The GBM also called upon the Ministry of Human Resource Development (MHRD) to respond to the demand for a One Time Regulation for Absorption of Ad-Hoc and temporary teachers. The DUTA GBM also denounced the attitude of the MHRD that has found reflection in the University Grants Commission (UGC) Regulations 2018, certain provisions of which threaten to exclude teachers in service due to unjust screening criteria and by not accounting for teaching experience adequately in the selection process.

The DUTA GBM also demanded that “the government/UGC immediately approve the provisions regarding relaxation in Academic Performance Indicators (API) for promotions made by the Academic Council and the Executive Council of the Delhi University to correct an infirmity in the UGC Regulations 2018 which has rendered the scheme meaningless.” The GBM also reiterated the demand for complete parity for librarians with the teachers. It also demands a restoration of the parity of instructors and programmers with respect to pay and service conditions.

The DUTA GBM reiterated its opposition to the proposed National Education Policy of 2019, as a proposal that seeks to privatise higher education and hand over these institutions to privatised the Board of Governors (BoGs) with full powers over educational activities and teachers. The privatised BoGs are to enjoy powers that till now were exercised by the Government or UGC, the Executive Councils and Governing Bodies of colleges. Teachers will have no say in the affairs of educational institutions. It threatens dismemberment of Delhi University (DU) by separating colleges from DU as autonomous units under separate BoGs. The DUTA GBM resolved to broaden the struggle against the proposed NEP through coordinated campaigns and protest actions with teachers, students and concerned citizens across the country.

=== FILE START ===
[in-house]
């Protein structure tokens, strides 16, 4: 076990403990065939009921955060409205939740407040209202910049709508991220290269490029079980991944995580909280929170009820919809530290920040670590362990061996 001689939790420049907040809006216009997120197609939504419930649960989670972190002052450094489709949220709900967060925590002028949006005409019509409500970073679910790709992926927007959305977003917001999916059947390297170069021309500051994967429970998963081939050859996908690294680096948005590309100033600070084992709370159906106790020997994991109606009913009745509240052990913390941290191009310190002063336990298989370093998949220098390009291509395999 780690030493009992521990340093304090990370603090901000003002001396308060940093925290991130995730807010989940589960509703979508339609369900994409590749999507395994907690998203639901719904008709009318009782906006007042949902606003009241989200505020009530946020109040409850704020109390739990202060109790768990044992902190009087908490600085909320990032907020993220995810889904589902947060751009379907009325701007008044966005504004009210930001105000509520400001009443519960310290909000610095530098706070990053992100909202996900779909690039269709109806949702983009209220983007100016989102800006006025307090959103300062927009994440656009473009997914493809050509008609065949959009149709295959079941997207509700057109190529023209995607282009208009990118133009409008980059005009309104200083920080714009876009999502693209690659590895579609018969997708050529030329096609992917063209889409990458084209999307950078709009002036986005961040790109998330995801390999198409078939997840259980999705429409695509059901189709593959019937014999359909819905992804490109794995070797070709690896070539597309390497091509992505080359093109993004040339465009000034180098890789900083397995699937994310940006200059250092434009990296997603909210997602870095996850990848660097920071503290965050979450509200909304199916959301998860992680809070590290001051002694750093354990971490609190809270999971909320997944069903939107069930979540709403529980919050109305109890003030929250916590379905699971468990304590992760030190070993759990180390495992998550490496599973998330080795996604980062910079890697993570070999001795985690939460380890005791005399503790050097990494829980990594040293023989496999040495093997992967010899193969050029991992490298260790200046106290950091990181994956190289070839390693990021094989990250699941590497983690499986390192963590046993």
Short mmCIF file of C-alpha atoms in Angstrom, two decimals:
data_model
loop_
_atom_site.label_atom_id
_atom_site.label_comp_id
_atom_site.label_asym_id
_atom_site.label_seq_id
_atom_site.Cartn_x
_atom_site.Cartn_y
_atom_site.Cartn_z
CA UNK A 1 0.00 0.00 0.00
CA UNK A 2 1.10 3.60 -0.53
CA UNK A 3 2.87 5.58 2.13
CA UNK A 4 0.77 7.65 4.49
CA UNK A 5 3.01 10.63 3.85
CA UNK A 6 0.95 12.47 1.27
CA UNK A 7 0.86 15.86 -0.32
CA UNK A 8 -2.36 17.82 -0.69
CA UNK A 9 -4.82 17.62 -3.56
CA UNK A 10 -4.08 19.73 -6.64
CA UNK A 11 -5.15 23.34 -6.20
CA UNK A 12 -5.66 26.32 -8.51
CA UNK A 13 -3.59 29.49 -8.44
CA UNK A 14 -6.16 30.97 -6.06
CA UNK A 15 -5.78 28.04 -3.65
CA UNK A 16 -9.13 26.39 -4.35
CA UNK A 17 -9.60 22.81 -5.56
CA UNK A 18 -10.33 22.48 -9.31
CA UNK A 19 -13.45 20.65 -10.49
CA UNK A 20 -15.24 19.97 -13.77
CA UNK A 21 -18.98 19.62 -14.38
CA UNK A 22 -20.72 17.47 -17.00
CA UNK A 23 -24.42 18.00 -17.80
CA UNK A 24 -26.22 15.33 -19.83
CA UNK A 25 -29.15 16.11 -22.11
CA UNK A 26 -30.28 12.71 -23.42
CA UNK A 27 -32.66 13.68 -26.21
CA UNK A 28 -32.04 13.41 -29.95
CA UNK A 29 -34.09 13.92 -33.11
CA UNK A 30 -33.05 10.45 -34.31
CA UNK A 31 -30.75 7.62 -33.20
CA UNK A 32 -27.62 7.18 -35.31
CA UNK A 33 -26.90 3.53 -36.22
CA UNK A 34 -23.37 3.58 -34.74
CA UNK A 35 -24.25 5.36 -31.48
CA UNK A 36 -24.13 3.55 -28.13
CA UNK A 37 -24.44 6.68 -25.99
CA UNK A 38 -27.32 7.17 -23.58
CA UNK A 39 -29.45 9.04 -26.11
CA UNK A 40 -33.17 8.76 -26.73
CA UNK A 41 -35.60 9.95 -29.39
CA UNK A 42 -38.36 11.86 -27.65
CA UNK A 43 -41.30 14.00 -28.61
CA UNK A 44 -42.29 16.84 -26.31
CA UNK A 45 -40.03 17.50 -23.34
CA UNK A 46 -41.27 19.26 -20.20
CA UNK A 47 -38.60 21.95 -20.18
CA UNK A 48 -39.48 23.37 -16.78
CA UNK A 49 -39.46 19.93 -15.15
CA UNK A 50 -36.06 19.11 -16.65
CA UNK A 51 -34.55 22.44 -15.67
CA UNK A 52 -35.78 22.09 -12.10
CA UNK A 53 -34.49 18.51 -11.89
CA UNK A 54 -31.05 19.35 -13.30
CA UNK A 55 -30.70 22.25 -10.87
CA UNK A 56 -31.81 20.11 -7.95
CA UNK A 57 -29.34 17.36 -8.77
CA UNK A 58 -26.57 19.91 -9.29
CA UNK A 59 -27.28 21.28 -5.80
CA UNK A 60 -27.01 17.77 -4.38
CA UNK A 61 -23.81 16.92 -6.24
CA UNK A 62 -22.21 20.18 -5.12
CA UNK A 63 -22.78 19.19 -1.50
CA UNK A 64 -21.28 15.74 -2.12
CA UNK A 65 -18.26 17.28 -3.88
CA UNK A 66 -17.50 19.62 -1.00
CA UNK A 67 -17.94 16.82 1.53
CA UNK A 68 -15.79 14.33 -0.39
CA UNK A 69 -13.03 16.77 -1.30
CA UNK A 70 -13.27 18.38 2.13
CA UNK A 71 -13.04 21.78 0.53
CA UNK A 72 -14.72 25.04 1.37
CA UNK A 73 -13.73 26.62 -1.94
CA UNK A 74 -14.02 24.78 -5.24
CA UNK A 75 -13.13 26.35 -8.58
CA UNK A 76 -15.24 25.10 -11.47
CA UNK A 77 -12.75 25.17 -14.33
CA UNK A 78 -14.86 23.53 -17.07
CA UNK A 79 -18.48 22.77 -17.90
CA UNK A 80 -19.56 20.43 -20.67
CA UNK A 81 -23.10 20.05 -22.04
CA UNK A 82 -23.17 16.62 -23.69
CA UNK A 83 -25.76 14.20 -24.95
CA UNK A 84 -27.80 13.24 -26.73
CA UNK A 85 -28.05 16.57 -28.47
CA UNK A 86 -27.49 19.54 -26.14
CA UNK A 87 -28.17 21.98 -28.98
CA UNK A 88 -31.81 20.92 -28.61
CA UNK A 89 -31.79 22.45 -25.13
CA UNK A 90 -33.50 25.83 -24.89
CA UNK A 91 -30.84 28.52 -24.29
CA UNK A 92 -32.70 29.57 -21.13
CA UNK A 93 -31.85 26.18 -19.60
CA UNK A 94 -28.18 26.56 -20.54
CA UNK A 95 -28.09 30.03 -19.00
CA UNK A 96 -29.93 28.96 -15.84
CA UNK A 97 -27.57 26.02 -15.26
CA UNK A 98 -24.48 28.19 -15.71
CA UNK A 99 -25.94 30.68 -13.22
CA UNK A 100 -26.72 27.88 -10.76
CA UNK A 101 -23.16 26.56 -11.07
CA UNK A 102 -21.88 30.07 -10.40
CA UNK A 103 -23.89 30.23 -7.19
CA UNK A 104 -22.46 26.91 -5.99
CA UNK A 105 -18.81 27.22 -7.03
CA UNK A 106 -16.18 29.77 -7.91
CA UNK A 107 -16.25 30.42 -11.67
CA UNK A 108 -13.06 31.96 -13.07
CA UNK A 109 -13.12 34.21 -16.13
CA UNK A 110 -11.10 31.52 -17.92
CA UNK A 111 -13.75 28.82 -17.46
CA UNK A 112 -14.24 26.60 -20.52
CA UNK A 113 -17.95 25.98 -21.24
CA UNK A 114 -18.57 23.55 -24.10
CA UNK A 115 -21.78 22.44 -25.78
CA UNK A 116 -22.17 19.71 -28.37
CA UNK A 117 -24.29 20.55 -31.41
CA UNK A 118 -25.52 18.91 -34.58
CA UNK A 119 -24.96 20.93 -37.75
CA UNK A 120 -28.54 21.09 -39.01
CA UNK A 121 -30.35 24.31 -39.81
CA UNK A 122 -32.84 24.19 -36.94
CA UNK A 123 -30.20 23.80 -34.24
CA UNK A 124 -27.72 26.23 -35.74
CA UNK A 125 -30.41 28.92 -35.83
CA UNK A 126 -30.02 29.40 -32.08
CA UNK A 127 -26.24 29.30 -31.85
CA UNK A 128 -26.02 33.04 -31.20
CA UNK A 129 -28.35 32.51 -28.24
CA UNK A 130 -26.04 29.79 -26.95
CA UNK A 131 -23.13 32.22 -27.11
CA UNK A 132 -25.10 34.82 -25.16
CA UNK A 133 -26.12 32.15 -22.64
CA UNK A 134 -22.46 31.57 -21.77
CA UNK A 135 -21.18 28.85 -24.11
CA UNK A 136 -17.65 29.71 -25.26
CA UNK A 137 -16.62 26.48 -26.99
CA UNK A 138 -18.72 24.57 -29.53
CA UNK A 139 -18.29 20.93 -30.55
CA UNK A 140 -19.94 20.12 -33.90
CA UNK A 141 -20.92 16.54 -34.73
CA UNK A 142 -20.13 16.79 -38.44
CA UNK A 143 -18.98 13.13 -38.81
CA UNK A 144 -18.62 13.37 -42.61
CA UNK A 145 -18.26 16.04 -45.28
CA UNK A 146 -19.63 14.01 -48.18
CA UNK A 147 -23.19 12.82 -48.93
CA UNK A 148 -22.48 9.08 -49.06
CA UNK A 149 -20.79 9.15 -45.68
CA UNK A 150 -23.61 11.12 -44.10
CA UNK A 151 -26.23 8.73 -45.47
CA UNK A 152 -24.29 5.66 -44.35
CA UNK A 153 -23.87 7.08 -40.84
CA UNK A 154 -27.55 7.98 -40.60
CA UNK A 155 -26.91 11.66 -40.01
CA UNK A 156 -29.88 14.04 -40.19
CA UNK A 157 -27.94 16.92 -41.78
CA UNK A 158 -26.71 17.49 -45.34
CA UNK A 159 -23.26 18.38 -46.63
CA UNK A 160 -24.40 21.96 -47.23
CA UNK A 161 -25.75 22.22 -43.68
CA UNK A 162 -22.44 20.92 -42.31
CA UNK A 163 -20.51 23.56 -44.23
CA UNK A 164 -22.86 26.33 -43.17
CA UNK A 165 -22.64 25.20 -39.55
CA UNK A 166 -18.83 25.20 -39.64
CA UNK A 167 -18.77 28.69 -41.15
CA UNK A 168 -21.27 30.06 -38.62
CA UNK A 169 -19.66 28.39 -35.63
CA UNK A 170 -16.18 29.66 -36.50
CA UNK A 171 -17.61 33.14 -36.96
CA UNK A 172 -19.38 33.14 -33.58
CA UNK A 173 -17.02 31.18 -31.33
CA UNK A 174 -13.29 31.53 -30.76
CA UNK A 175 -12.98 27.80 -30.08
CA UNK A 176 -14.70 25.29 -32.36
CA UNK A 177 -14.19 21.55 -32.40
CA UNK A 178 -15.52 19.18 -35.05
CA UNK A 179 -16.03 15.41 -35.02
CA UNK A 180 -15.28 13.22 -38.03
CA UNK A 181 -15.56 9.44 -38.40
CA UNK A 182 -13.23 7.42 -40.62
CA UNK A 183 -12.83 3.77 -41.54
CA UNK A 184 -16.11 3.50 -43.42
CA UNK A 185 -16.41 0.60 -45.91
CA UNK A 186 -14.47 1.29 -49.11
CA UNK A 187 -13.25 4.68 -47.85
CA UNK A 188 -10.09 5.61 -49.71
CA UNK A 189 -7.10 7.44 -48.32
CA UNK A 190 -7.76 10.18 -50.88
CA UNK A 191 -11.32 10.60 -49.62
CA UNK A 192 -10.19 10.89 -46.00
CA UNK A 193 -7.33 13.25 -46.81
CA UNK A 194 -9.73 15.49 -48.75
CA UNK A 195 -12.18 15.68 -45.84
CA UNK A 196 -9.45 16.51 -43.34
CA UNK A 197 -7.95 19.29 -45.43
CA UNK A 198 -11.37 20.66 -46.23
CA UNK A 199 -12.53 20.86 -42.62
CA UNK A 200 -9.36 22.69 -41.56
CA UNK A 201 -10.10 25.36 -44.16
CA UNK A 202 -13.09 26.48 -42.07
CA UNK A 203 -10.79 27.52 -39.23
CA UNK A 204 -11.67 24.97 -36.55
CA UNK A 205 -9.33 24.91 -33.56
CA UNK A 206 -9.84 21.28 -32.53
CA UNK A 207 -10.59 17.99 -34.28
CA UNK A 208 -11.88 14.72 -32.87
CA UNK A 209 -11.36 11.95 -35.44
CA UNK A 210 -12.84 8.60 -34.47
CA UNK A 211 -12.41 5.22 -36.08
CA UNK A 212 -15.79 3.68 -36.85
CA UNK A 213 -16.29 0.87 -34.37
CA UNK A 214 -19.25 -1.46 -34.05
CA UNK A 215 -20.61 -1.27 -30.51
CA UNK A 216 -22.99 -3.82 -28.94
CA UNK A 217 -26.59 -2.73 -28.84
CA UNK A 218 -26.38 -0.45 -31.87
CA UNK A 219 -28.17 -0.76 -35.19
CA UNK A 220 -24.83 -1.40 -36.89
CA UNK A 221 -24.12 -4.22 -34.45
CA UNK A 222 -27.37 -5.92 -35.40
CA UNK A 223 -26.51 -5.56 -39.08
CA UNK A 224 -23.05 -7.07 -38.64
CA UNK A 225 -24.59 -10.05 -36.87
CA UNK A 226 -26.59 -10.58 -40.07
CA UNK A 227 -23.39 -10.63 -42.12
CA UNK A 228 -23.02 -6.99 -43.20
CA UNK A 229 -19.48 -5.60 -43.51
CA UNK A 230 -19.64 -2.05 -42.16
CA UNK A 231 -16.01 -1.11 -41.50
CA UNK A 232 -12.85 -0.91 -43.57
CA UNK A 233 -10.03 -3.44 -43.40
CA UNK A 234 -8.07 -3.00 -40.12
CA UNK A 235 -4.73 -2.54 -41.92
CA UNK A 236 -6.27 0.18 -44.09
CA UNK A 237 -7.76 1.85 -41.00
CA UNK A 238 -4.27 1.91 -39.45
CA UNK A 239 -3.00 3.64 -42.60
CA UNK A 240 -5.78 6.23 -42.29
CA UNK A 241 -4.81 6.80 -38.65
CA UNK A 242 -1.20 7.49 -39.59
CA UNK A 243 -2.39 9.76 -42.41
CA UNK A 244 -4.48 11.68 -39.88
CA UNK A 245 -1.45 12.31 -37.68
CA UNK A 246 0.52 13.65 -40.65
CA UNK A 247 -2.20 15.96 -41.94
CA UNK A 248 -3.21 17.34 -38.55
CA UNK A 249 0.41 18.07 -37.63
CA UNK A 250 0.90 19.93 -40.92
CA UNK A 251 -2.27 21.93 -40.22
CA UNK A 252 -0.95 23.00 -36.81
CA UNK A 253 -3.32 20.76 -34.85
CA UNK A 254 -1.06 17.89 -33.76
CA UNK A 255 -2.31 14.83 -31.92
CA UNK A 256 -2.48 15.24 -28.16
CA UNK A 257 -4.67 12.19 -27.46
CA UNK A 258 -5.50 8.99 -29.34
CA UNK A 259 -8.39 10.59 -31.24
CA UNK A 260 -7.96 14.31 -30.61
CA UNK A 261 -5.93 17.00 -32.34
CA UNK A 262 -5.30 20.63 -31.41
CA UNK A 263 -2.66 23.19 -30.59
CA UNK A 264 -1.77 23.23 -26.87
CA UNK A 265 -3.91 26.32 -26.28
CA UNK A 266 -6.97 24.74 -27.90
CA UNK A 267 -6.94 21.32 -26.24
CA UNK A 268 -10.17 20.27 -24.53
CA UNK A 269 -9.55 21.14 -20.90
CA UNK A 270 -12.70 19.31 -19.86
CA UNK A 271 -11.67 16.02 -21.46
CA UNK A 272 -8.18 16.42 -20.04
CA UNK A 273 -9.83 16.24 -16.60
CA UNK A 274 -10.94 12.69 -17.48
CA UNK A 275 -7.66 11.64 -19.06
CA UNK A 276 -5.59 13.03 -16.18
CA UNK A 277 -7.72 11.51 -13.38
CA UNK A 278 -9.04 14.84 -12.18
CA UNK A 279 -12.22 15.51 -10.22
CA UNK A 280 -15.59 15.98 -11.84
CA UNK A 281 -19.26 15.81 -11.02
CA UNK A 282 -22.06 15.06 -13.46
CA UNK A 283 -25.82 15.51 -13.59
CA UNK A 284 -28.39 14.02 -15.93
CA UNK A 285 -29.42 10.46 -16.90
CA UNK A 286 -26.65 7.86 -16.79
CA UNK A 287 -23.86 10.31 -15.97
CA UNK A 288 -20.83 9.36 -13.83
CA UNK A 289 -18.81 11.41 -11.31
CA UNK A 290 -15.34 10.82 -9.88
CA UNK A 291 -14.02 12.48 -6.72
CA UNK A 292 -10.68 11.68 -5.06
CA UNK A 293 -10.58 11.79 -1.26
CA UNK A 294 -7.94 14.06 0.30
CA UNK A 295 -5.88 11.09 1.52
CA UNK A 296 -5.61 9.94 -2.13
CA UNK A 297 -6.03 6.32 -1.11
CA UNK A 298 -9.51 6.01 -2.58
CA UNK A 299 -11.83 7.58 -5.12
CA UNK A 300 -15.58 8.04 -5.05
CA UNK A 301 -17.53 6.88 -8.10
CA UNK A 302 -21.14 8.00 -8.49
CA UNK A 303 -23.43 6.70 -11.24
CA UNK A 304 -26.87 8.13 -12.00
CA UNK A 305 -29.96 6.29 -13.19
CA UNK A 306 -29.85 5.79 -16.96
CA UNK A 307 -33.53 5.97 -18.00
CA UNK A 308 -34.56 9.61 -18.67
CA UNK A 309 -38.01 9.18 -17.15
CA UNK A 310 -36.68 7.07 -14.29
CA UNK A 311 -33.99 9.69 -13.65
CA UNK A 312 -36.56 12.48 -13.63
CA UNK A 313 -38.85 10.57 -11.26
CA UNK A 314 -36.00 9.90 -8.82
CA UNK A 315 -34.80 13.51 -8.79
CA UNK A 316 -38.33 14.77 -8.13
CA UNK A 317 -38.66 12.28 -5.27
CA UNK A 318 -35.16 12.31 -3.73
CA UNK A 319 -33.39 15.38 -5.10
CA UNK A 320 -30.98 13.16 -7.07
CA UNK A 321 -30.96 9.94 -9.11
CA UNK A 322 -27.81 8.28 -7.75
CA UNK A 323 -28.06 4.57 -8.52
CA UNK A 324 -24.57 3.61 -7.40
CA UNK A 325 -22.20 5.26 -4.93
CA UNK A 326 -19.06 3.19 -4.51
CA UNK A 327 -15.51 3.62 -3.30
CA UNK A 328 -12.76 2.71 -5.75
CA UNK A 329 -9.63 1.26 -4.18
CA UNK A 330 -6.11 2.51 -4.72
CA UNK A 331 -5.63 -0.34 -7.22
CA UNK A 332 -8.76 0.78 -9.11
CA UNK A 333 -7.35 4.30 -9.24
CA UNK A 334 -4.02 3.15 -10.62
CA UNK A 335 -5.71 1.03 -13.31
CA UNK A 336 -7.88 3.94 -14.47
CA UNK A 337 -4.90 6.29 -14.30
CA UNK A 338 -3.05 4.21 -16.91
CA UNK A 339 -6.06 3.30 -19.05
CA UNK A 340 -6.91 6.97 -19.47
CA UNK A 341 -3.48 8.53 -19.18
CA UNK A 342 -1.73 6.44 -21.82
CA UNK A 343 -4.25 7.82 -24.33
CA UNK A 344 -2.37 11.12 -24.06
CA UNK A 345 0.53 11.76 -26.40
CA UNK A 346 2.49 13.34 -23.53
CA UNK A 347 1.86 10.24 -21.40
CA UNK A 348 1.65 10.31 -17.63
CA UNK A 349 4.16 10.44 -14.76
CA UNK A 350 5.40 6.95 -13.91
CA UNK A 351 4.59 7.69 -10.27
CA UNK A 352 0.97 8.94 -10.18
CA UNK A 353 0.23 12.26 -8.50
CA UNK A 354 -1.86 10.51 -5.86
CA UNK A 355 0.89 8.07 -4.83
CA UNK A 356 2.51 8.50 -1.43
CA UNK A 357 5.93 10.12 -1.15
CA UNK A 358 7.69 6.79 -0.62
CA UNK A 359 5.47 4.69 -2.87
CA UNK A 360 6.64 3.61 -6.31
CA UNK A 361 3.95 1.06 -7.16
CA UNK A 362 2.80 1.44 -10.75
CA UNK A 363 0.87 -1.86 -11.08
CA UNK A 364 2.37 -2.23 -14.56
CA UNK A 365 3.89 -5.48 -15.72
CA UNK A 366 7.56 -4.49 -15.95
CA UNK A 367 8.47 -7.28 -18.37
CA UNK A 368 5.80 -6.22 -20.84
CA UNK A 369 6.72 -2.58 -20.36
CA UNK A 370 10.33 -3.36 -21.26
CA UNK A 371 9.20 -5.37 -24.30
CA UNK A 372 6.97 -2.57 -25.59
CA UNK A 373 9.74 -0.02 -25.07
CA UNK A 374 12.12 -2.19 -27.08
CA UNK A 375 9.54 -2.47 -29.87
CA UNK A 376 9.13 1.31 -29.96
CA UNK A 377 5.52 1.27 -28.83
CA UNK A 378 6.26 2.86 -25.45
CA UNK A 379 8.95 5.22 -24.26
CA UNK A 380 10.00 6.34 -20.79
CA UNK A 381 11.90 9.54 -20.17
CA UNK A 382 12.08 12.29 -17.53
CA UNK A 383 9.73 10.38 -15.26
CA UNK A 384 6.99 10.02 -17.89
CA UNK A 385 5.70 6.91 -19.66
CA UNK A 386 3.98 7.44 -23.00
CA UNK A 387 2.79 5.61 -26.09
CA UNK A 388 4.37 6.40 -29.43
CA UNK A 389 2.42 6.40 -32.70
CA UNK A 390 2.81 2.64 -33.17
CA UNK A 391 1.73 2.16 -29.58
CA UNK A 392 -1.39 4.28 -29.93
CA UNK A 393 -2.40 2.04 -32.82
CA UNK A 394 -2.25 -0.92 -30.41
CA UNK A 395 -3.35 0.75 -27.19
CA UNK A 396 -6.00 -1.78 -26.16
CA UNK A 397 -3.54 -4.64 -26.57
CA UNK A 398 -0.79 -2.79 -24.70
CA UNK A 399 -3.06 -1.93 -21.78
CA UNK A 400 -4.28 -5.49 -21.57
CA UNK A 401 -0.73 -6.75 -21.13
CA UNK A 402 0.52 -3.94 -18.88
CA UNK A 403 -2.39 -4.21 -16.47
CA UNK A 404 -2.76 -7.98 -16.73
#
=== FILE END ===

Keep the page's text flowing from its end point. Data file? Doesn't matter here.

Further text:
DUTA President, Rajib Ray and Secretary, Rajinder Ray have also demanded immediate action on the DUTA White Paper on “Acts of mis-governance by the Vice-Chancellor of the University of Delhi”.

In order to press for the above demands, the DUTA GBM has decided on a complete evaluation boycott of the semester-end examinations and an indefinite strike starting from the second week of January in case the MHRD and the DU administration do not respond. The GBM also demanded that all Ad-Hoc teachers be allowed to re-join on 1st January failing which the strike may be advanced. The GBM also resolved to undertake outreach programmes, Jan Sampark programmes, Press Conferences and meetings with leaders of political parties and Members of Parliament (MPs) and other participatory action programmes will be held to highlight the issues and to spread awareness about the issues. The GBM also decided to join the All India Trade Union Strike scheduled for January 8th, 2020.


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Bhavya Pandey 

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As the opportunities in the service sector and manufacturing sector increased for the educated youth, the demand for educational institutions grew, and hence, education is turning into a business in our country.
In India, it is not legal to run educational institutions as business organisations, since only trusts can run such institutions on a non-profit basis. However, there appears to be a systemic method by which many trusts turn these non-profit institutions into their profit-making centres.
The entrepreneurs, taking advantage of the high demand for education, generally get land allotted at a nominal cost in the name of an educational community. In the initial stages, some temporary structures are put up. Later on, as students are admitted, funds begin to flow in the form of development fee, building fee, tuition fee, cultural event fee, etc. These institutions charge cost plus pricing for the services rendered by them. Therefore, over a period of time, these institutions were able to construct huge buildings and purchase costly equipment to modernise their establishments. In this way, a large percentage of unaided private schools and colleges have converted education into a business enterprise.